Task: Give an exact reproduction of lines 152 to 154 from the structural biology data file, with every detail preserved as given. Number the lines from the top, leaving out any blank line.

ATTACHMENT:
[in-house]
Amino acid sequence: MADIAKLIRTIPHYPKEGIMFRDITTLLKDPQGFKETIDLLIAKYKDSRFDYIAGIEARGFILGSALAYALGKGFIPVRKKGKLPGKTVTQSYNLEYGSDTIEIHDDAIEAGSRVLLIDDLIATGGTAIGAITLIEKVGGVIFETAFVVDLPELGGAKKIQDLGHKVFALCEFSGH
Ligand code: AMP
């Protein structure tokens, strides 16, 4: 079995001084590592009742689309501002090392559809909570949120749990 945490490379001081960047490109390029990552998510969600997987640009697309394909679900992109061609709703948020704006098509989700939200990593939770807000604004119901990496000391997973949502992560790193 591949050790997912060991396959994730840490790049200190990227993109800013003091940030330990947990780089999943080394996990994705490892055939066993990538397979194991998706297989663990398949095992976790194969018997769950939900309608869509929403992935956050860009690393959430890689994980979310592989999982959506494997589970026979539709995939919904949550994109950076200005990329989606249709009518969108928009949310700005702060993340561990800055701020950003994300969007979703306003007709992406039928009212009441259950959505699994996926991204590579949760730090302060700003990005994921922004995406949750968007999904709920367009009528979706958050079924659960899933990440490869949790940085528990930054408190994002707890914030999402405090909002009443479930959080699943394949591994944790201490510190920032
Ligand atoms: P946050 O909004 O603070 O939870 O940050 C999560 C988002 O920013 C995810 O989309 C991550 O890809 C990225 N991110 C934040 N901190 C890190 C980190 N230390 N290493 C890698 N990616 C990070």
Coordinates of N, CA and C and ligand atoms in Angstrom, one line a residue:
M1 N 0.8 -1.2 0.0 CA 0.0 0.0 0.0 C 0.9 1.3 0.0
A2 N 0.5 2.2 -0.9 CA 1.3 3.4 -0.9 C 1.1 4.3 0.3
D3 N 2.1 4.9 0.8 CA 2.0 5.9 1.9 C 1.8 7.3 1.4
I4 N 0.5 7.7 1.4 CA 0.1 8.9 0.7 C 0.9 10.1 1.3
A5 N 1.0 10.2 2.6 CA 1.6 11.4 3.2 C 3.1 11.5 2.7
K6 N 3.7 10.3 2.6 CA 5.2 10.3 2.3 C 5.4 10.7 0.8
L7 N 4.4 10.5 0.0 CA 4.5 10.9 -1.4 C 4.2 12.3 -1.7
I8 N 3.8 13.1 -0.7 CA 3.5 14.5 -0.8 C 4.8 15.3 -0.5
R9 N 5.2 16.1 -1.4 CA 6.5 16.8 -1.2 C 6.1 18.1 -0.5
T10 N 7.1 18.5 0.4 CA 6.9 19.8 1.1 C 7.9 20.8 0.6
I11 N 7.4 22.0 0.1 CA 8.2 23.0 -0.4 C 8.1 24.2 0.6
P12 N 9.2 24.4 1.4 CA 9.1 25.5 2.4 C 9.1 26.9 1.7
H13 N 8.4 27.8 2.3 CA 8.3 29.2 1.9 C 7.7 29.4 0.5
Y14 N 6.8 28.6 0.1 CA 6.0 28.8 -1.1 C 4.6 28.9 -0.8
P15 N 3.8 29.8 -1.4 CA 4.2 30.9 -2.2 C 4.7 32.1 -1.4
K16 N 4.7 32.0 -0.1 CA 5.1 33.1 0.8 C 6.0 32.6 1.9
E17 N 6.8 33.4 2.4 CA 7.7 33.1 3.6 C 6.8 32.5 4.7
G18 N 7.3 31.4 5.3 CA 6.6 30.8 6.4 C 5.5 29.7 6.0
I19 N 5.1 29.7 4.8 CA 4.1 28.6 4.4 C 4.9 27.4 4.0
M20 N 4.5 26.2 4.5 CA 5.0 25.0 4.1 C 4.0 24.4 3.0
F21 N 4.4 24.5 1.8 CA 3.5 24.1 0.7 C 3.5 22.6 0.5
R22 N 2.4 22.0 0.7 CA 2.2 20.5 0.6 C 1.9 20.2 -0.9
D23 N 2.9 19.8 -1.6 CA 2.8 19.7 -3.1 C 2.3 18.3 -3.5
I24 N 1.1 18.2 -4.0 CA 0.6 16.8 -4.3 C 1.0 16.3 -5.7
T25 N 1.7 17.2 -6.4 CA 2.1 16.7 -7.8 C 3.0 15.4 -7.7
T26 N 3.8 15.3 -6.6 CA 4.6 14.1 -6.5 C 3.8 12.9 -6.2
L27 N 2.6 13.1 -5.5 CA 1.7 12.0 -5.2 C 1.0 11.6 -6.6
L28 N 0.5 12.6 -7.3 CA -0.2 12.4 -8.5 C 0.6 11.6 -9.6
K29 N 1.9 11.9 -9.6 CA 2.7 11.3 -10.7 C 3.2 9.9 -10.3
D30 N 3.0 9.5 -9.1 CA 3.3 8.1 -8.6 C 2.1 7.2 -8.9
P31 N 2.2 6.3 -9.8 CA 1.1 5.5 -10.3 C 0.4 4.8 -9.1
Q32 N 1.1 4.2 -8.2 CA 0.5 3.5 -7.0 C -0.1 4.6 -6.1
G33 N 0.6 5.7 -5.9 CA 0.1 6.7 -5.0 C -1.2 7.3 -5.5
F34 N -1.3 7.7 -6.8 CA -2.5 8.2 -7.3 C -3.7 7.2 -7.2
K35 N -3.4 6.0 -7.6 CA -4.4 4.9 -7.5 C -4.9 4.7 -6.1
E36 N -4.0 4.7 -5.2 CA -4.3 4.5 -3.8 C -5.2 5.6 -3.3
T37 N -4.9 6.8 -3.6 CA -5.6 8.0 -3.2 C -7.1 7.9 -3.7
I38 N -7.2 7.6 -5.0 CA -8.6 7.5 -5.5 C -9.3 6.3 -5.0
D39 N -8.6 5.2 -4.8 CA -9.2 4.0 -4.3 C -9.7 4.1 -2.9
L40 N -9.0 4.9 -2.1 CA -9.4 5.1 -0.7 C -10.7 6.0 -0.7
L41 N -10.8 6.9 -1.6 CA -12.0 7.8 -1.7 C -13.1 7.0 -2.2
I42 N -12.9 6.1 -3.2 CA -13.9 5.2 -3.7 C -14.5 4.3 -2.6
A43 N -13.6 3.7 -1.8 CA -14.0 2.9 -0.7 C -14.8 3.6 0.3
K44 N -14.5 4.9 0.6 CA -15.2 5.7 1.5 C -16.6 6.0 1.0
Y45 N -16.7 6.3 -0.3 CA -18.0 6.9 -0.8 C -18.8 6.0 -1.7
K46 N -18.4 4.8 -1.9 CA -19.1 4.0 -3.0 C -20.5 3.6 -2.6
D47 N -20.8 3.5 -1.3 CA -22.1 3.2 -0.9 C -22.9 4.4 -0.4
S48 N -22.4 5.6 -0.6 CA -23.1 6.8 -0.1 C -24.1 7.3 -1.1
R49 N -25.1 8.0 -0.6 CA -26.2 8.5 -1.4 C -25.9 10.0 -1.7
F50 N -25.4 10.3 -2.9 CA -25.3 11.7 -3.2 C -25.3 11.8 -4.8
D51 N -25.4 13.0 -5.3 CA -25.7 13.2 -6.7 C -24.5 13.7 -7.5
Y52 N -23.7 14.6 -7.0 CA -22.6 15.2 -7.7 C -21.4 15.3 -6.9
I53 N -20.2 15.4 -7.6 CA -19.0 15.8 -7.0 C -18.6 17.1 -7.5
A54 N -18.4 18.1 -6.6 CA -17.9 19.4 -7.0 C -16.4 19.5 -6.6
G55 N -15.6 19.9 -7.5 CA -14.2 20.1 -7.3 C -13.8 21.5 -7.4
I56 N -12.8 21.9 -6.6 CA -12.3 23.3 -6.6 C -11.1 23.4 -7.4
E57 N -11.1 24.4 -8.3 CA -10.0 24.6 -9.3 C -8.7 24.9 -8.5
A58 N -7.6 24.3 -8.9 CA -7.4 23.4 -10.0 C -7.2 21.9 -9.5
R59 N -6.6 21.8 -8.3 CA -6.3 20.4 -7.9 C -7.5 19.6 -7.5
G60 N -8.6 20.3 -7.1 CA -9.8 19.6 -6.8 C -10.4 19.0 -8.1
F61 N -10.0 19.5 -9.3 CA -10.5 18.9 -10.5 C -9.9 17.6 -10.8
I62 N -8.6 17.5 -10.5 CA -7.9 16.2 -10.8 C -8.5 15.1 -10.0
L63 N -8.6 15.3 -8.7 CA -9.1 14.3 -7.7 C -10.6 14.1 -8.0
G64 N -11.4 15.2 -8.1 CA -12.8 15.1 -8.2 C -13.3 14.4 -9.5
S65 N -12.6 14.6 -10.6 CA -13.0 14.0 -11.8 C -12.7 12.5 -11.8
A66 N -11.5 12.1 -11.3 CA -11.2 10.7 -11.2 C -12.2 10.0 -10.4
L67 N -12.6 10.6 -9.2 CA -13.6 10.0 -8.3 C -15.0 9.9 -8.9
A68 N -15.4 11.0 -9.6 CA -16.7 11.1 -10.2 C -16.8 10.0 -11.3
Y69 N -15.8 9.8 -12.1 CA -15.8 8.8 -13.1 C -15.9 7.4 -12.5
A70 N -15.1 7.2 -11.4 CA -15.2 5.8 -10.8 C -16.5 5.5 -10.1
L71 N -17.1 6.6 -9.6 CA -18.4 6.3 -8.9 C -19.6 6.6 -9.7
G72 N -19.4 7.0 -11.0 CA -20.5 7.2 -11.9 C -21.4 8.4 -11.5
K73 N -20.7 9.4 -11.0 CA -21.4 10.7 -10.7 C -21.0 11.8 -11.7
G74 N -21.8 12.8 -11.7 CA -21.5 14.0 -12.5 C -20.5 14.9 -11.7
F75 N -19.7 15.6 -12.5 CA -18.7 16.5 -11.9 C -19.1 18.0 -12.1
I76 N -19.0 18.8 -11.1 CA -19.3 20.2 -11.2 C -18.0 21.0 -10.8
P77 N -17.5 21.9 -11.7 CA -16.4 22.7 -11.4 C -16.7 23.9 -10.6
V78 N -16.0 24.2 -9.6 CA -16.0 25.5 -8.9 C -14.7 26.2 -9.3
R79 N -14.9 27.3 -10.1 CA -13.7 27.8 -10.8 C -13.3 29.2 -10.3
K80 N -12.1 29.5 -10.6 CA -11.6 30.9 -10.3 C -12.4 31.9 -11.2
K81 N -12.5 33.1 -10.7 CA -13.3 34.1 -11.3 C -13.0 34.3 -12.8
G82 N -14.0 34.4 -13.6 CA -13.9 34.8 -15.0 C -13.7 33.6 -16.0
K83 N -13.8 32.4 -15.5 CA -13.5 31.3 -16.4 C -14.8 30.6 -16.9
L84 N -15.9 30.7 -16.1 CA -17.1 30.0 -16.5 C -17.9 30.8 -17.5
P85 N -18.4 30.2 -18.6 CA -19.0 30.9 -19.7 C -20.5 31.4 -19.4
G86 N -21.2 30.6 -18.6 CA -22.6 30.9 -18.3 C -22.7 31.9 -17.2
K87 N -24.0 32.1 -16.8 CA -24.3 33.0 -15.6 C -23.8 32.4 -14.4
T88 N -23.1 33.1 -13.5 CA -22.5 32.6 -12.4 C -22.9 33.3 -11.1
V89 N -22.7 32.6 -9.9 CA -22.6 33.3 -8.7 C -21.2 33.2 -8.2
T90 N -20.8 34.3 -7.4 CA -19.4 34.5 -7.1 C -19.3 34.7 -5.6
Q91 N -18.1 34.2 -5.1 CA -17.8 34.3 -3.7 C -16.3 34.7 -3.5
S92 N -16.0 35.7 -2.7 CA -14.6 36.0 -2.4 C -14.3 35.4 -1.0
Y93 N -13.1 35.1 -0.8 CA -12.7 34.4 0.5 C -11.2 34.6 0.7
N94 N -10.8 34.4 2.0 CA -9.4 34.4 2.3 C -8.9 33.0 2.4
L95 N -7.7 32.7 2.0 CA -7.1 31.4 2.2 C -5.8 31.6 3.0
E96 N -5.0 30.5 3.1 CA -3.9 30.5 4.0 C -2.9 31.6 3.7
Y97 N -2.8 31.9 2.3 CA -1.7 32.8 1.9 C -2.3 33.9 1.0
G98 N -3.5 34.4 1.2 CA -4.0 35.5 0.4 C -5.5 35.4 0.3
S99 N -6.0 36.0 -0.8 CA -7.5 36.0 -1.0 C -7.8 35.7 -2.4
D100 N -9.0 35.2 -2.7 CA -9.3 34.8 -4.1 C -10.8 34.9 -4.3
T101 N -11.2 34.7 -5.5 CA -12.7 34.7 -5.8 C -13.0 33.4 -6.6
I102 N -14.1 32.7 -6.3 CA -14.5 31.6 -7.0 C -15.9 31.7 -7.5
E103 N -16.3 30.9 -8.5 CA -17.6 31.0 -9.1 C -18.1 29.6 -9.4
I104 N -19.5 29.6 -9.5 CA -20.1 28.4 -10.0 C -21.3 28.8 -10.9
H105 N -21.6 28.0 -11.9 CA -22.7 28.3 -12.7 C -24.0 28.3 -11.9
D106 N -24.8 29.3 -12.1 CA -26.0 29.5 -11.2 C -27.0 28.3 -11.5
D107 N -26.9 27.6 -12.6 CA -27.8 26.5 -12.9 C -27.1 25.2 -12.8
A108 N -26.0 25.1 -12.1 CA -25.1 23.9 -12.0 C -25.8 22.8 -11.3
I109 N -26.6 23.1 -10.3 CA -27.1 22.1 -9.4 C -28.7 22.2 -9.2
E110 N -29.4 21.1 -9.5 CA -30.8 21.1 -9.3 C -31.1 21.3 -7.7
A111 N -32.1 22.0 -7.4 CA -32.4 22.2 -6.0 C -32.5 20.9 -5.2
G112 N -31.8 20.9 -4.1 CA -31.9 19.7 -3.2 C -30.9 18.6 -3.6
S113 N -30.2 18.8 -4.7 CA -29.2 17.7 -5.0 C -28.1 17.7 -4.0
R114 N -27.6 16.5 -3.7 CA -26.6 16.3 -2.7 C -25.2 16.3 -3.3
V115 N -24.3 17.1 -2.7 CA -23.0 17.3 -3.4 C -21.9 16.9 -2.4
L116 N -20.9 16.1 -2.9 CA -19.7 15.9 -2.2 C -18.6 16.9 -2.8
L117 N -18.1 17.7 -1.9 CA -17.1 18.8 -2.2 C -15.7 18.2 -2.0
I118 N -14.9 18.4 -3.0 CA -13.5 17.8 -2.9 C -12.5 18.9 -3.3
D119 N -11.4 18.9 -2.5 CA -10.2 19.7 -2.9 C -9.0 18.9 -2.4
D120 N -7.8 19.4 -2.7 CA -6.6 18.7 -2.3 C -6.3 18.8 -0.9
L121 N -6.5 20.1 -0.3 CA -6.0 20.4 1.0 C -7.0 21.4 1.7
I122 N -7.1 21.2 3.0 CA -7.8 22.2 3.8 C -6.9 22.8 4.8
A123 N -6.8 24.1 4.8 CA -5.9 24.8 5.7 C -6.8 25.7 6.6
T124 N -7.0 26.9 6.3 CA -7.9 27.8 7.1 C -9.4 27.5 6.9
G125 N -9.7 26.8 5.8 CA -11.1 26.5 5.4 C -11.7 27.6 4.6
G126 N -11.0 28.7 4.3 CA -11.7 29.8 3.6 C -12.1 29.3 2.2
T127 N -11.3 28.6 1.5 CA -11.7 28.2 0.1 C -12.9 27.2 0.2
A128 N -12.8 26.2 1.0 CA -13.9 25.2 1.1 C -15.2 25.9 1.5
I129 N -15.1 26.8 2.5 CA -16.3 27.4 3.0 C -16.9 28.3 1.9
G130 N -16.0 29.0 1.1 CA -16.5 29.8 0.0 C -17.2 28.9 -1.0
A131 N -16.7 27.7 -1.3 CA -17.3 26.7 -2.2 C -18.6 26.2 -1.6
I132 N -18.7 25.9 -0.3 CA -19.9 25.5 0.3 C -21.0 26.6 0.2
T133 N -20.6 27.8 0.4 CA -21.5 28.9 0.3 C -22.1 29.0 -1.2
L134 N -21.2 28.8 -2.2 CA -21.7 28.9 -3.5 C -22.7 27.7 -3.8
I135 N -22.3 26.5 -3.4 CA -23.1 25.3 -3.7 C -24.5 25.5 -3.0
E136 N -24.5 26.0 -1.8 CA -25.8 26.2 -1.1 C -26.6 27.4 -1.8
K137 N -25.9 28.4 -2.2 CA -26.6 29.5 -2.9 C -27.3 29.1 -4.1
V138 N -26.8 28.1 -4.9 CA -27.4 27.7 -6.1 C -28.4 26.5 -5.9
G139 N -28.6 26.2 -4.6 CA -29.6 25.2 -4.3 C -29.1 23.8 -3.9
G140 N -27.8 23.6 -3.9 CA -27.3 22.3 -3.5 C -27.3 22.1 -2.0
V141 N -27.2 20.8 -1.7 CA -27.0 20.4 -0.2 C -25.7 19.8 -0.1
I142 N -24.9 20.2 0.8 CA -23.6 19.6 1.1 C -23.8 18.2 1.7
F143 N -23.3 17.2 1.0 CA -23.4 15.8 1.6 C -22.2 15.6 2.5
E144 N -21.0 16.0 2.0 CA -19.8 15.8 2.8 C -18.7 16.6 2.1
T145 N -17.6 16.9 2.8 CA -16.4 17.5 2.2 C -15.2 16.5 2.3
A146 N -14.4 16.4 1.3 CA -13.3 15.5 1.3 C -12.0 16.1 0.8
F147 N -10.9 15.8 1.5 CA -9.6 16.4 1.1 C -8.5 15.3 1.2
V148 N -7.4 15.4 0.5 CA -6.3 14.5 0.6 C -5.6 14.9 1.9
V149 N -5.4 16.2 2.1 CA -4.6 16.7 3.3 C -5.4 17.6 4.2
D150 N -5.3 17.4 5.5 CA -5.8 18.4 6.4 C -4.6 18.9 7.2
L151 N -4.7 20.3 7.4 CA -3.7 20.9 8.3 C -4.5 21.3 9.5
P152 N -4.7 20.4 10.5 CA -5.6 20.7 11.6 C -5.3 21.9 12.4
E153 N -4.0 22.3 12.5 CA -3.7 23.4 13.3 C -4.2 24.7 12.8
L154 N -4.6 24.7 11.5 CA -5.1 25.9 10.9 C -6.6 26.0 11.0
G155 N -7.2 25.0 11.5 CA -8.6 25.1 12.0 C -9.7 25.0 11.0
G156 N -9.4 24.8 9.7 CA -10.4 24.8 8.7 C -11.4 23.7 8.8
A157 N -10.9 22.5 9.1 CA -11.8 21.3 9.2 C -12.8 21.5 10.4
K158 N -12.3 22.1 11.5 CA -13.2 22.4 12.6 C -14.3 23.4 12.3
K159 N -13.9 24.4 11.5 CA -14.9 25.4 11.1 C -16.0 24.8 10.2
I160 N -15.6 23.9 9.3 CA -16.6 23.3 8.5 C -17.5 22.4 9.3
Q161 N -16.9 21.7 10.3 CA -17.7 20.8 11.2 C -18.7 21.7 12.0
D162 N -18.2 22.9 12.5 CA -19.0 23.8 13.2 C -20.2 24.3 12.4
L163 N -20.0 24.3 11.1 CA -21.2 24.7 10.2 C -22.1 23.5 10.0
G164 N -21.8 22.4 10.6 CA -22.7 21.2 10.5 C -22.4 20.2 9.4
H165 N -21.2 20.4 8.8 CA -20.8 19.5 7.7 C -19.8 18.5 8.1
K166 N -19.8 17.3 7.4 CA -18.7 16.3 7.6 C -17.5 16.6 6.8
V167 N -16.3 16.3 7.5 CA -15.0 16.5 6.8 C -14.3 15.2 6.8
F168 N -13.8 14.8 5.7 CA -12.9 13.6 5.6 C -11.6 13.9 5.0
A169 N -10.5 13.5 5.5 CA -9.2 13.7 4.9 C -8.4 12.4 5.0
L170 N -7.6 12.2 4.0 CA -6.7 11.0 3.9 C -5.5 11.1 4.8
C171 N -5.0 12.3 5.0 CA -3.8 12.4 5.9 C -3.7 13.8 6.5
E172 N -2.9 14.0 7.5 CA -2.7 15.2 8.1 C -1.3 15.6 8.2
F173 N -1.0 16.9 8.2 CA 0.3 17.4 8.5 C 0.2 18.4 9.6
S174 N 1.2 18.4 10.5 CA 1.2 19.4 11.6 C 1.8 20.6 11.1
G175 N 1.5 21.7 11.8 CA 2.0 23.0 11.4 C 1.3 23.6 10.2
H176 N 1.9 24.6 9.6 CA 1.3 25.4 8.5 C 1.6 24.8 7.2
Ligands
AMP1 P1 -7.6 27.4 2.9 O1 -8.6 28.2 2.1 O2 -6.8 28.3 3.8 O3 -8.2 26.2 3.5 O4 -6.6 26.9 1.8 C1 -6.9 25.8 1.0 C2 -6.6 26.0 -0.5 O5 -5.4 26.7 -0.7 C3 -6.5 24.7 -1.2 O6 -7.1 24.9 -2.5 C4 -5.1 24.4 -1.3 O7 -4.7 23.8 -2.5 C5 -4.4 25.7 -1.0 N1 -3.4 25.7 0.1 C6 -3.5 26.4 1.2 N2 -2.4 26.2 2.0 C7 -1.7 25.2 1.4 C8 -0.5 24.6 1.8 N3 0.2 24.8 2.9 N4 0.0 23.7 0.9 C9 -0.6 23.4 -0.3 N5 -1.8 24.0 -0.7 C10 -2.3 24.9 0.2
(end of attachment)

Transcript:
A146 N -14.4 16.4 1.3 CA -13.3 15.5 1.3 C -12.0 16.1 0.8
F147 N -10.9 15.8 1.5 CA -9.6 16.4 1.1 C -8.5 15.3 1.2
V148 N -7.4 15.4 0.5 CA -6.3 14.5 0.6 C -5.6 14.9 1.9